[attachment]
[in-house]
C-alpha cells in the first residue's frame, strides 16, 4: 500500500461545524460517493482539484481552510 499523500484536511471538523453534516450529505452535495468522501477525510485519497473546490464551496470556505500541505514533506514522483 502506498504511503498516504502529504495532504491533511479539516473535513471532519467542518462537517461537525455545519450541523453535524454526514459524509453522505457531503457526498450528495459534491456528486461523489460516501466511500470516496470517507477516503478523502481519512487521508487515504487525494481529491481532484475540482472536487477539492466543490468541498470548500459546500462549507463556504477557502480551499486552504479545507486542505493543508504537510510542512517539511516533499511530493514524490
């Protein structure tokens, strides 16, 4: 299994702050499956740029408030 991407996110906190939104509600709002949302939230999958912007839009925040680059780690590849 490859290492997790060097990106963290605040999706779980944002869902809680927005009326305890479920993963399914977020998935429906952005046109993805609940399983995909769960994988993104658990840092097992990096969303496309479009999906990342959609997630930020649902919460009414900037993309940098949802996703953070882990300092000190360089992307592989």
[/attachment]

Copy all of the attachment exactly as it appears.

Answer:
[in-house]
C-alpha cells in the first residue's frame, strides 16, 4: 500500500461545524460517493482539484481552510 499523500484536511471538523453534516450529505452535495468522501477525510485519497473546490464551496470556505500541505514533506514522483 502506498504511503498516504502529504495532504491533511479539516473535513471532519467542518462537517461537525455545519450541523453535524454526514459524509453522505457531503457526498450528495459534491456528486461523489460516501466511500470516496470517507477516503478523502481519512487521508487515504487525494481529491481532484475540482472536487477539492466543490468541498470548500459546500462549507463556504477557502480551499486552504479545507486542505493543508504537510510542512517539511516533499511530493514524490
């Protein structure tokens, strides 16, 4: 299994702050499956740029408030 991407996110906190939104509600709002949302939230999958912007839009925040680059780690590849 490859290492997790060097990106963290605040999706779980944002869902809680927005009326305890479920993963399914977020998935429906952005046109993805609940399983995909769960994988993104658990840092097992990096969303496309479009999906990342959609997630930020649902919460009414900037993309940098949802996703953070882990300092000190360089992307592989």